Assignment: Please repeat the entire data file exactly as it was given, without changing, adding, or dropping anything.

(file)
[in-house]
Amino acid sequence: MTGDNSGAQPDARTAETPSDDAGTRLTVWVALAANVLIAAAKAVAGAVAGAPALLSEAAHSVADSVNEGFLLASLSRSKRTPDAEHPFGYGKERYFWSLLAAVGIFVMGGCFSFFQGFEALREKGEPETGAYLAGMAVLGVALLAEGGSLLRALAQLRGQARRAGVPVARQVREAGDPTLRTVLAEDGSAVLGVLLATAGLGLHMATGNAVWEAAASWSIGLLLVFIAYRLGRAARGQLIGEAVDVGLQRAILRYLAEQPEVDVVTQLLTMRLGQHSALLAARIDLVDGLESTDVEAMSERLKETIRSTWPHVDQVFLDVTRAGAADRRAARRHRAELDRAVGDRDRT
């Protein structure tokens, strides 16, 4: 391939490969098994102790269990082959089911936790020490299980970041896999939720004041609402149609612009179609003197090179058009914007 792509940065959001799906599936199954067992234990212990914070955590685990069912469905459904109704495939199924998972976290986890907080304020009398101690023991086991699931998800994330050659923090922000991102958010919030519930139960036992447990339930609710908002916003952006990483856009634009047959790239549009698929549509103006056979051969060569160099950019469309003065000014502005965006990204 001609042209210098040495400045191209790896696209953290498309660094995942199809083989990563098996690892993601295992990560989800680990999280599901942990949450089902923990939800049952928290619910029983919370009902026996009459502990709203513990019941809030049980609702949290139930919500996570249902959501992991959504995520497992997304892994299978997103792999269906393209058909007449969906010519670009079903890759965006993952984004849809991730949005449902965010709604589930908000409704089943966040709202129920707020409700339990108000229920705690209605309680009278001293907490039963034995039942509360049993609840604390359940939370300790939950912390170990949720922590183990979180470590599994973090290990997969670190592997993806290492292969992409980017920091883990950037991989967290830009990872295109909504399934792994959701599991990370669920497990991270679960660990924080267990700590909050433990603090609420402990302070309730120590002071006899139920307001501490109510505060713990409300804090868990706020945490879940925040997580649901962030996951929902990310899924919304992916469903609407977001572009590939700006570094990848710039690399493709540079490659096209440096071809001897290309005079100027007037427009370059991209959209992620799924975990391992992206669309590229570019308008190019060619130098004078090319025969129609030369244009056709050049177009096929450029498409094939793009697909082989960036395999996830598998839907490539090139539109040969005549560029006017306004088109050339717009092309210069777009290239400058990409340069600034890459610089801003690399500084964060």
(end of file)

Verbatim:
[in-house]
Amino acid sequence: MTGDNSGAQPDARTAETPSDDAGTRLTVWVALAANVLIAAAKAVAGAVAGAPALLSEAAHSVADSVNEGFLLASLSRSKRTPDAEHPFGYGKERYFWSLLAAVGIFVMGGCFSFFQGFEALREKGEPETGAYLAGMAVLGVALLAEGGSLLRALAQLRGQARRAGVPVARQVREAGDPTLRTVLAEDGSAVLGVLLATAGLGLHMATGNAVWEAAASWSIGLLLVFIAYRLGRAARGQLIGEAVDVGLQRAILRYLAEQPEVDVVTQLLTMRLGQHSALLAARIDLVDGLESTDVEAMSERLKETIRSTWPHVDQVFLDVTRAGAADRRAARRHRAELDRAVGDRDRT
């Protein structure tokens, strides 16, 4: 391939490969098994102790269990082959089911936790020490299980970041896999939720004041609402149609612009179609003197090179058009914007 792509940065959001799906599936199954067992234990212990914070955590685990069912469905459904109704495939199924998972976290986890907080304020009398101690023991086991699931998800994330050659923090922000991102958010919030519930139960036992447990339930609710908002916003952006990483856009634009047959790239549009698929549509103006056979051969060569160099950019469309003065000014502005965006990204 001609042209210098040495400045191209790896696209953290498309660094995942199809083989990563098996690892993601295992990560989800680990999280599901942990949450089902923990939800049952928290619910029983919370009902026996009459502990709203513990019941809030049980609702949290139930919500996570249902959501992991959504995520497992997304892994299978997103792999269906393209058909007449969906010519670009079903890759965006993952984004849809991730949005449902965010709604589930908000409704089943966040709202129920707020409700339990108000229920705690209605309680009278001293907490039963034995039942509360049993609840604390359940939370300790939950912390170990949720922590183990979180470590599994973090290990997969670190592997993806290492292969992409980017920091883990950037991989967290830009990872295109909504399934792994959701599991990370669920497990991270679960660990924080267990700590909050433990603090609420402990302070309730120590002071006899139920307001501490109510505060713990409300804090868990706020945490879940925040997580649901962030996951929902990310899924919304992916469903609407977001572009590939700006570094990848710039690399493709540079490659096209440096071809001897290309005079100027007037427009370059991209959209992620799924975990391992992206669309590229570019308008190019060619130098004078090319025969129609030369244009056709050049177009096929450029498409094939793009697909082989960036395999996830598998839907490539090139539109040969005549560029006017306004088109050339717009092309210069777009290239400058990409340069600034890459610089801003690399500084964060």